Gambling Sponsorship Ban in Football

Shirt Sponsorship Banned in New Gambling Act?

News about updated measures and restrictions in the new gambling act is always hotly anticipated, and the latest information leak has got the football industry worried.

In an effort to further shield young people from gambling harm, it is thought that front of shirt advertising by gambling firms will be banned, costing clubs millions in revenue each year.

However, voices from the terraces have pointed out that the current suggestions are well meaning, but ill thought through.

Here’s what we know so far.

Phasing Out Gambling Sponsorship

Sponsorship Deal Ending

The first issue here is that the government white paper on the new gambling regulations has been delayed, meaning clubs can strike deals with gambling firms for the next season before any new rules are enforceable.

That obviously causes an issue because a 5 year deal between a club and a bookie would run well past the point at which any new rules come into force.

As it stands, the plan to combat this seems to be to instruct Premier League teams to ‘voluntarily’ end sponsorship deals with gambling firms early, but to let EFL clubs phase out their deals so as not to leave them out of pocket.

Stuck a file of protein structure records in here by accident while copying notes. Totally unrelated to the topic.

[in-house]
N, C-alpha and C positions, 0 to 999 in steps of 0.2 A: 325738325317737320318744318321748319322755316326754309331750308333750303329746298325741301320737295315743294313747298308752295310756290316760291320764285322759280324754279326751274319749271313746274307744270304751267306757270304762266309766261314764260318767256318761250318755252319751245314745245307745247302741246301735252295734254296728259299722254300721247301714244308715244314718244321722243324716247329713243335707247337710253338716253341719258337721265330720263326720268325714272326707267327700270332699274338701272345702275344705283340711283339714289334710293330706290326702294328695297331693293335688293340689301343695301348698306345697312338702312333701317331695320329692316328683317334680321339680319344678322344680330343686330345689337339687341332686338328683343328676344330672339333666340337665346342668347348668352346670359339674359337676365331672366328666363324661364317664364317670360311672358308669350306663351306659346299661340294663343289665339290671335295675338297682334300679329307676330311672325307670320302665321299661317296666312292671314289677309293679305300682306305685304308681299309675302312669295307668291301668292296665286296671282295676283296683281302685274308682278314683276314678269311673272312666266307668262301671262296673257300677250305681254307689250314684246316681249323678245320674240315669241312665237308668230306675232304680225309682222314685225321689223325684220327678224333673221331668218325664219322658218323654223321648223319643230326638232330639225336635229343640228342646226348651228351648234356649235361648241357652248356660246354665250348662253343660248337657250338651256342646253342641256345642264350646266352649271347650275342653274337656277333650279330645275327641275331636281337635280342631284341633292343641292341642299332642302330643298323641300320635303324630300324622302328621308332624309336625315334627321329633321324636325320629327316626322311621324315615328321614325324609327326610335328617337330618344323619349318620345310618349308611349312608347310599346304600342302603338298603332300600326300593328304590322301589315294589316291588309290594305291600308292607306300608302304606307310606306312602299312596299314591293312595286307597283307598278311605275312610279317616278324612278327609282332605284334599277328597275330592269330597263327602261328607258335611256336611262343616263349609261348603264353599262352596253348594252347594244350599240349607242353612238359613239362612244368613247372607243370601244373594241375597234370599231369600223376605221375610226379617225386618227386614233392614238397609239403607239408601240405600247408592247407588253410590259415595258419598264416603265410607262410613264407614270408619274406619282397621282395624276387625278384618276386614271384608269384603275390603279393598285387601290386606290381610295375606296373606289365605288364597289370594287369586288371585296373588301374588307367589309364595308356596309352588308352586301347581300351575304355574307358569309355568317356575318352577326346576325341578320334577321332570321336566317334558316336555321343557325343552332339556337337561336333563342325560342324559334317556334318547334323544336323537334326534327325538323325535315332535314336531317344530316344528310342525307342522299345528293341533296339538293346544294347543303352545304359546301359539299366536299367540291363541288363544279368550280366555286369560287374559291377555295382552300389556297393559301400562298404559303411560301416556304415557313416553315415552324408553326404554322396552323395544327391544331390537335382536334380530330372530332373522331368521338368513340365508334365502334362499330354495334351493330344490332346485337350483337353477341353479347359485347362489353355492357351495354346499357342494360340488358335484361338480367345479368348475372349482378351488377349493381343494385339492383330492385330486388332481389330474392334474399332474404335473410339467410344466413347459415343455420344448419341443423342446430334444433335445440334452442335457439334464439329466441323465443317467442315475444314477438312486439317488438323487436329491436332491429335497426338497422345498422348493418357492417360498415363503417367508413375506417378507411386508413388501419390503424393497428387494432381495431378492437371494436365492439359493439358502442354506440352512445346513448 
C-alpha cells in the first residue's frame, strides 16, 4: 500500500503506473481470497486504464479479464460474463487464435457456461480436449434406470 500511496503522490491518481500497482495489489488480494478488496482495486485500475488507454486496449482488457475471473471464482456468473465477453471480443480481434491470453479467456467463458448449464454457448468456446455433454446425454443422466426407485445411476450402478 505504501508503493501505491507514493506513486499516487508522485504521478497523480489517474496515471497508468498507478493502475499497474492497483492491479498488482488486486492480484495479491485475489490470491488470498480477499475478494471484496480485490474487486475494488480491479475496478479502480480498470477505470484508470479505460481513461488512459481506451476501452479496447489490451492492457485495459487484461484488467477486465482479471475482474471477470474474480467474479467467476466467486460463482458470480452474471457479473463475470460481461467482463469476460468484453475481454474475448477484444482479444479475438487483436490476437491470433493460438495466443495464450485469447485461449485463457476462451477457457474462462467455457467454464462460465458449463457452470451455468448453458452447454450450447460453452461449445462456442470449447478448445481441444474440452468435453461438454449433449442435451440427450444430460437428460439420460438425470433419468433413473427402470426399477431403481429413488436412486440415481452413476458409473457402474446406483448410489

With the Premier League being the most watched in the world, any positive impact of removing gambling firms’ logos would be felt immediately, with lower league clubs falling into line as and when existing deals end.

However, campaigners for reform have argued that this approach is incoherent and a blanket ban should be applied to all clubs, including pitch side advertising.

It has been estimated that whatever action is taken will not be implemented until the 23/24 season at the earliest.

The Cost of the Ban to Football

Football CostSponsorship is a huge consideration for the bank balances of many clubs, and while those in the Premier League might have other ways and means of getting hold of cash, those in the Championship and below are often in a very different situation.

The cost to clubs in the EFL, which itself is currently sponsored by Skybet, could be around £40million per year if the ban goes ahead. Looking at the Premier League and the Championship together, gambling sponsorship is worth around £110 million.

This is money smaller clubs can ill afford to lose, and sponsors from other sectors are not usually prepared to pay as much as those in the gambling and financial industries.

Spokespeople from the Premier League have called for a more self-regulatory approach as a sort of half way house, but it looks to be unlikely to happen.